- Focus on customer service. Customer service is incredibly valuable to any type of business. For-profit businesses know this (at least the good ones do) and some have even arranged for customer service training for their employees or hired customer service specialists whose only job is to focus on providing great customer service. If your nonprofit wants to be successful, then it needs to focus on providing an exceptional customer service experience for its customers, clients, community contacts, and donors. You want donors to keep coming back every year, attend your fundraising events, and invite friends to get involved. You want donors to share your messages on social media. Donors are more likely to do all of that if they believe in your nonprofit’s cause and feel a sense of loyalty to your nonprofit. Send thank you notes after a donation. Ask how the donor’s experience was at your recent fundraiser. Ask about the donor’s kids and whether they won the last soccer game. Make sure donors know they matter to your nonprofit--and not just for their money--and they will continue coming back year after year.
- Charge fees for services your nonprofit offers. Nonprofits can get a little uneasy when they have to ask for money. But how else will they sustain their organization and support the cause they believe in? For-profit businesses don’t bat an eye when quoting fees. They charge for their services, their products, their presentations, and anything else they can reasonably charge for. For-profits know their worth and aren’t afraid to share that with the public. Nonprofits needn’t be any different, particularly in situations where the person being served is not in financial need—for example, if you rent out your building to the public for events on weekends. There are many things a nonprofit can charge for, and many people are willing to pay for those, especially when they know where their fees are going. (Learn more about the types of things your nonprofit can charge for.) If you feel uneasy charging, just remember, those fees will bring you closer to making your vision a reality.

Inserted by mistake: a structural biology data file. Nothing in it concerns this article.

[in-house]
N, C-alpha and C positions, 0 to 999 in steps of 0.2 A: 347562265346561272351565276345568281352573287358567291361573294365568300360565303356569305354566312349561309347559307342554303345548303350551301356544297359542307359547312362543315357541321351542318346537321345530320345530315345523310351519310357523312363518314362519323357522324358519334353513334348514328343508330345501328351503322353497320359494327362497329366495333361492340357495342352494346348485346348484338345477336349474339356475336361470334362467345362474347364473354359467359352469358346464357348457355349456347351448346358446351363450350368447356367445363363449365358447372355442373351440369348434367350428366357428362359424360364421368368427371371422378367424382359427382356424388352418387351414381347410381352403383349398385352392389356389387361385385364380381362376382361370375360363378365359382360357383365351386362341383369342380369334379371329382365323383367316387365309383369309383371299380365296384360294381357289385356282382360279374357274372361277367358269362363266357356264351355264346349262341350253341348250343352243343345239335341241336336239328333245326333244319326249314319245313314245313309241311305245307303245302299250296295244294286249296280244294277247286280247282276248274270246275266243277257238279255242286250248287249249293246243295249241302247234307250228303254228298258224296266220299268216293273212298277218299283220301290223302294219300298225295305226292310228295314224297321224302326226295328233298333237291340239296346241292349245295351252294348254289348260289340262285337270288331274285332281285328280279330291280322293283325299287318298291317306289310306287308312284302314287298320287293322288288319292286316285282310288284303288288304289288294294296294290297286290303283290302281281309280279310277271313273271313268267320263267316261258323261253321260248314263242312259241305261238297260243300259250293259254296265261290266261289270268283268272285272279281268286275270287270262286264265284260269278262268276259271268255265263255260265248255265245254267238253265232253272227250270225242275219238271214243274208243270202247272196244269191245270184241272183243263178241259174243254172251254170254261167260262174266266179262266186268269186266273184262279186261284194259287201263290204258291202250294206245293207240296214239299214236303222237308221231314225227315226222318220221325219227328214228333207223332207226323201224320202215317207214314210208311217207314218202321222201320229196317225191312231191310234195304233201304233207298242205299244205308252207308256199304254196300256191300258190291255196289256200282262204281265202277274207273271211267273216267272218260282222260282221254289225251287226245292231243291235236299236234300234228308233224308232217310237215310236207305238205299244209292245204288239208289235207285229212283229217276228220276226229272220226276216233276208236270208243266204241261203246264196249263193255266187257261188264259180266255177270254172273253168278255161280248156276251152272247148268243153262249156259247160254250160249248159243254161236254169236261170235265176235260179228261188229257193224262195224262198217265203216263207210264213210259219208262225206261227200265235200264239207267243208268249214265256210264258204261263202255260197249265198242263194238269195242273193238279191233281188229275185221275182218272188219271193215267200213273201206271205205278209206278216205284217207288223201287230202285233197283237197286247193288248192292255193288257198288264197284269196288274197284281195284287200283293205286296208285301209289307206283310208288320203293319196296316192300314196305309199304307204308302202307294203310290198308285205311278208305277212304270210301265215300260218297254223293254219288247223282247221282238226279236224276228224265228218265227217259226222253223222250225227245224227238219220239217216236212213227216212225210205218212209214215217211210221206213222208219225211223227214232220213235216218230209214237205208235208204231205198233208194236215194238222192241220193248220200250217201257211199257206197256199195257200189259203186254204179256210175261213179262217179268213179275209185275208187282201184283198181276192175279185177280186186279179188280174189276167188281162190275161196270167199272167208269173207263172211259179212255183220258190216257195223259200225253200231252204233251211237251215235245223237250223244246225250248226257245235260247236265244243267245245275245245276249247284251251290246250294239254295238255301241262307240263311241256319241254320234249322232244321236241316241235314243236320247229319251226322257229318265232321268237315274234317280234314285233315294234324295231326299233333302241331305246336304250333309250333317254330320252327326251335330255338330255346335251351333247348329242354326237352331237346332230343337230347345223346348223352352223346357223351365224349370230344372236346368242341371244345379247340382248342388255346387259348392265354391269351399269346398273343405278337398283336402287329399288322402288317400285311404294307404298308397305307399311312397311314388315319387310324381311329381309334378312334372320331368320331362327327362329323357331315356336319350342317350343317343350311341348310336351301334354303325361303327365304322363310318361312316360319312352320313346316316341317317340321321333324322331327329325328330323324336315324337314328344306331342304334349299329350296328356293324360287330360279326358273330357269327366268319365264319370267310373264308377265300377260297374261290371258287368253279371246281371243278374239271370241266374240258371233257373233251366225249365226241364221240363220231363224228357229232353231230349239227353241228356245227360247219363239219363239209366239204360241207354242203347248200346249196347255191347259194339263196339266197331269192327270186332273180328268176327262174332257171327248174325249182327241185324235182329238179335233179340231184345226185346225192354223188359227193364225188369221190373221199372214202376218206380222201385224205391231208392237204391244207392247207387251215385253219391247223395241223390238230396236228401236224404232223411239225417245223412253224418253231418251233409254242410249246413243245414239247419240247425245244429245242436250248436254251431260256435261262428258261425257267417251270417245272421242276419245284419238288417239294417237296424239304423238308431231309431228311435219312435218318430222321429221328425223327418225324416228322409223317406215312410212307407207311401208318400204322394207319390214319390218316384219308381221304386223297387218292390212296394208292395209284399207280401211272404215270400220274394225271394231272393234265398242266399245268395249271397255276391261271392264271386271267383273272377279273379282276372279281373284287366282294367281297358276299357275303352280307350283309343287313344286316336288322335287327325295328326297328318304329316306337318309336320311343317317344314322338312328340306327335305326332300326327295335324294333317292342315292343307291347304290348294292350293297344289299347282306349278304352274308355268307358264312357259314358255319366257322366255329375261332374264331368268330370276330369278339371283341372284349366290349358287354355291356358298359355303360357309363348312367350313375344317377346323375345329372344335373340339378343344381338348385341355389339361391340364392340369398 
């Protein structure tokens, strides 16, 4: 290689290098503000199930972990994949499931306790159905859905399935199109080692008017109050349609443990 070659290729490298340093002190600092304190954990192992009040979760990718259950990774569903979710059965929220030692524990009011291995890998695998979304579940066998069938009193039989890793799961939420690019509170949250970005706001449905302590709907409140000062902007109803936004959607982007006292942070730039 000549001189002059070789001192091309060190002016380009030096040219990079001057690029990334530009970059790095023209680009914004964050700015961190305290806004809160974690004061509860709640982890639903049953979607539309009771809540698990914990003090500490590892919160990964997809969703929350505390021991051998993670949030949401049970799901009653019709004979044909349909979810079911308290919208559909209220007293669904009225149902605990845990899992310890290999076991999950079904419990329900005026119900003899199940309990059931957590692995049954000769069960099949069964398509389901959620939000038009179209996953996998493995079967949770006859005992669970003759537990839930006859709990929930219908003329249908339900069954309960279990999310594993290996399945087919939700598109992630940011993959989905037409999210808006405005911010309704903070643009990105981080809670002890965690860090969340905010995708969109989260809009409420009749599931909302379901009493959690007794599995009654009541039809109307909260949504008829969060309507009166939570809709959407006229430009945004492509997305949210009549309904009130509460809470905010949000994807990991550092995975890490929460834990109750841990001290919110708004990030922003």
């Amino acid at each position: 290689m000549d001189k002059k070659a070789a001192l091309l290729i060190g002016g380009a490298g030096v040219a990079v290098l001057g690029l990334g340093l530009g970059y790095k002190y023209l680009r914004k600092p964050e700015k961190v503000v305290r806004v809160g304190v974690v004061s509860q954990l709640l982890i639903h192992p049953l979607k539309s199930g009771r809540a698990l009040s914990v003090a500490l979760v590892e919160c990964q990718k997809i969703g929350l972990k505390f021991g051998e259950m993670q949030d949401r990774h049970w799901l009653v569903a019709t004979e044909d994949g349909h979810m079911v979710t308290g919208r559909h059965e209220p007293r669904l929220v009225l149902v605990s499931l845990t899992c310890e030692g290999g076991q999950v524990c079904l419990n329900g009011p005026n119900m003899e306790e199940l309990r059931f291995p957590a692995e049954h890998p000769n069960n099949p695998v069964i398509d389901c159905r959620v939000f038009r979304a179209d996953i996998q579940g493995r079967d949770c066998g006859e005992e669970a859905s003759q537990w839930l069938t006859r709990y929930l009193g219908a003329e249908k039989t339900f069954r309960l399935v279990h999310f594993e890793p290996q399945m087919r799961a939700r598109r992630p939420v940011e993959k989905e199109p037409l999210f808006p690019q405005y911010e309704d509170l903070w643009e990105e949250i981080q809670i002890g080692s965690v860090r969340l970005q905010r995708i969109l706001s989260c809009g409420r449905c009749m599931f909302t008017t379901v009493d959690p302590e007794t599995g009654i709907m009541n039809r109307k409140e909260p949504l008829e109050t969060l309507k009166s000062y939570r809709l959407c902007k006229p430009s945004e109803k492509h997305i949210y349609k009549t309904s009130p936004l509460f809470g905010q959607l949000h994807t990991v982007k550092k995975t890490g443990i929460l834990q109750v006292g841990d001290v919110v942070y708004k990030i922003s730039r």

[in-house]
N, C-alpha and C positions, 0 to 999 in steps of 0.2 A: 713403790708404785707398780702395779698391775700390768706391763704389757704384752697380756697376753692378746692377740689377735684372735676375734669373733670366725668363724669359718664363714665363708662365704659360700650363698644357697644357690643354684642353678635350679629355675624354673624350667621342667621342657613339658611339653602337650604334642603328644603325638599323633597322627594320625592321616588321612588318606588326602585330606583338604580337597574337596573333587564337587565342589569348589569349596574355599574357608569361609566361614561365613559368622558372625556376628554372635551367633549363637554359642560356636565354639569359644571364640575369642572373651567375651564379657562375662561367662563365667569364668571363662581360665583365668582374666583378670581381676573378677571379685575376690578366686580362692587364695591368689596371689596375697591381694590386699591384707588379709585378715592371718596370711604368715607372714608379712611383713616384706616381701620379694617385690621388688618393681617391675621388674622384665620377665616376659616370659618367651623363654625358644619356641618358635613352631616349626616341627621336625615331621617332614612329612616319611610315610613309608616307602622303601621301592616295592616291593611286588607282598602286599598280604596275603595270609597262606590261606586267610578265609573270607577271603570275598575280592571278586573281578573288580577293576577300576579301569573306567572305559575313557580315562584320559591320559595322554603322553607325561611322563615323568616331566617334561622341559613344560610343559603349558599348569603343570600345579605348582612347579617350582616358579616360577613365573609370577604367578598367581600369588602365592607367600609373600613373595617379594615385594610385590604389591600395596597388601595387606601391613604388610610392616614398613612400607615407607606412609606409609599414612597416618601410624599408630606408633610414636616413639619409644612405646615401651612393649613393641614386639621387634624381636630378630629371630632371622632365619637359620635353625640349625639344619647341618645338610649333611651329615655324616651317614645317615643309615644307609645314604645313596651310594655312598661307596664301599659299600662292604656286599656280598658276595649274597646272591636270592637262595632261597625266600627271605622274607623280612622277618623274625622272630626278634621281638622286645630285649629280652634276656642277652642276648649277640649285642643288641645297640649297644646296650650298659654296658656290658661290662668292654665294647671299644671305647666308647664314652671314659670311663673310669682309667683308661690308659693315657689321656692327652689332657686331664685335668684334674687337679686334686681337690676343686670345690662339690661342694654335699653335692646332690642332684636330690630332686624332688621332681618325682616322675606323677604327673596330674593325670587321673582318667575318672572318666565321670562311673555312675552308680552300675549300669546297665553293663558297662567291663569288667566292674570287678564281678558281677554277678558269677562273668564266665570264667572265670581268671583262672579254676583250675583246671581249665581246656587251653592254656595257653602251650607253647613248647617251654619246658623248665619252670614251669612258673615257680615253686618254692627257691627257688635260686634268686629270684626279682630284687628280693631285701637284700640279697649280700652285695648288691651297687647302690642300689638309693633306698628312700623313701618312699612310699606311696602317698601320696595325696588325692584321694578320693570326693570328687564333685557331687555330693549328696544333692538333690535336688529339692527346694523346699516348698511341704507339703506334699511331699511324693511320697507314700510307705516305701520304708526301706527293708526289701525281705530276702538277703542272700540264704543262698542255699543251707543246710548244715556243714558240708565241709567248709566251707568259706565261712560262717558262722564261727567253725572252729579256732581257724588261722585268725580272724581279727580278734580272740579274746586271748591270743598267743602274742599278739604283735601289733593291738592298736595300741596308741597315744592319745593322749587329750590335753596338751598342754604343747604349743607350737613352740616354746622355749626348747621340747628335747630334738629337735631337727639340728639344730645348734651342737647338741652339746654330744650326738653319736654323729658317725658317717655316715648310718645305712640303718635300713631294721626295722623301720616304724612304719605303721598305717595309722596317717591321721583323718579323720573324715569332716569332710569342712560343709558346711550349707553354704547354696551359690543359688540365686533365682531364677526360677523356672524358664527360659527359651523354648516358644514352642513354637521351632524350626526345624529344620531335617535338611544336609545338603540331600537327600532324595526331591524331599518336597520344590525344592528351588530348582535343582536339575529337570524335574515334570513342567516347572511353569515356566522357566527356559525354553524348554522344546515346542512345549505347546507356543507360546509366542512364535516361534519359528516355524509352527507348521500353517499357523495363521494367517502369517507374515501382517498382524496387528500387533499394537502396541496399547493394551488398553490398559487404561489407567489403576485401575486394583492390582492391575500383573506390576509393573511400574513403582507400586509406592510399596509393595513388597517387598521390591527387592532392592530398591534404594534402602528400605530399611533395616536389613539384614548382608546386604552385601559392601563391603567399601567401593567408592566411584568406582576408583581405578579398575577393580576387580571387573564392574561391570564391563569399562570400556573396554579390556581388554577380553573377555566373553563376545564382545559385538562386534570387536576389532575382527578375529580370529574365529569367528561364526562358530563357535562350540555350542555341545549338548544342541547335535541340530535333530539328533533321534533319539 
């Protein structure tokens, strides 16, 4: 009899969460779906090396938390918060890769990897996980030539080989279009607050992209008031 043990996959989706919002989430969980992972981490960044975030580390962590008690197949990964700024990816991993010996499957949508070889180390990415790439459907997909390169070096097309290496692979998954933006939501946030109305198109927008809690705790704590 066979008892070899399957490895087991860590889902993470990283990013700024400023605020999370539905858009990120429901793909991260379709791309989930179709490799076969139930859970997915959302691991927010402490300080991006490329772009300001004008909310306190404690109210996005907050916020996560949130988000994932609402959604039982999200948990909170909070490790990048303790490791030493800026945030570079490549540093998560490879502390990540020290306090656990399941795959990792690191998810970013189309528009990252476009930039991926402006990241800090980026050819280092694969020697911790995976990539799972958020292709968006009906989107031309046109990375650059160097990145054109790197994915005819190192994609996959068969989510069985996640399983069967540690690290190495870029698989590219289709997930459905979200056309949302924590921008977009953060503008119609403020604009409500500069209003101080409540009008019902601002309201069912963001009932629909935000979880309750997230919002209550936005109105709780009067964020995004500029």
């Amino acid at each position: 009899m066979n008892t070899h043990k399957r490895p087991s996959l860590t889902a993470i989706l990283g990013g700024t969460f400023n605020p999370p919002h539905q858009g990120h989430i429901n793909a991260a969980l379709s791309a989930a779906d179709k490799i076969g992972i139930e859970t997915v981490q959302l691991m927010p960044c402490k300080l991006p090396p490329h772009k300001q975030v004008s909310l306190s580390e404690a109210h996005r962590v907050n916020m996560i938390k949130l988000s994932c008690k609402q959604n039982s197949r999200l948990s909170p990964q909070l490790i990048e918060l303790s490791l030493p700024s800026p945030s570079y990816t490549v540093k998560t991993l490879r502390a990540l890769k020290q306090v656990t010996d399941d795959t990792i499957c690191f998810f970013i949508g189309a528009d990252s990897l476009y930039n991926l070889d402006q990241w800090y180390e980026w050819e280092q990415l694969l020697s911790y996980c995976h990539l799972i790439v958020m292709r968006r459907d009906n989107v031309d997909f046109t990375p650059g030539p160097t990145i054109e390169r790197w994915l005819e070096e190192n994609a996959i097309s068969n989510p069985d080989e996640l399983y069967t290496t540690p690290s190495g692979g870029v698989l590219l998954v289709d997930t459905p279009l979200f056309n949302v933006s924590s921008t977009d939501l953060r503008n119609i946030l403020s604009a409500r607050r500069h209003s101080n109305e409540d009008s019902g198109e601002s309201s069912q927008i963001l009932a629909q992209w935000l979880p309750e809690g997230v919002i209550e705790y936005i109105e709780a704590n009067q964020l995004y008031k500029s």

- Make decisions without delay. Businesses that have a board of directors are notorious for being slow at decision-making. This goes for for-profits and nonprofits alike. But many for-profit businesses streamline and speed up their decision-making process, often by forming committees and subcommittees. Your nonprofit can do these things as well. Consider the following as options: form committees for certain tasks, such as fundraising, and give that committee limited final say on certain matters; don’t involve the full board until the issue is ready for a final vote, and involve the full board only when it has to be involved; send a meeting agenda out prior to any full board meeting with enough time to generate comments via email prior to the meeting, so as to spend less time debating in the actual meeting and hopefully end the meeting with a resolution; and make sure every person on the board and/or a committee has specifically defined roles and responsibilities so that more than one person is not completing the same task. These are just a few ideas to streamline your nonprofit’s decision-making process.
While nonprofits require more oversight than for-profit businesses, that doesn’t mean you can’t take some pointers from for-profit businesses and incorporate them into your nonprofit’s mode of operating. Instituting just one of these ideas can help maximize your nonprofit’s effectiveness, bring in more donations, and take your nonprofit one step closer to realizing its mission.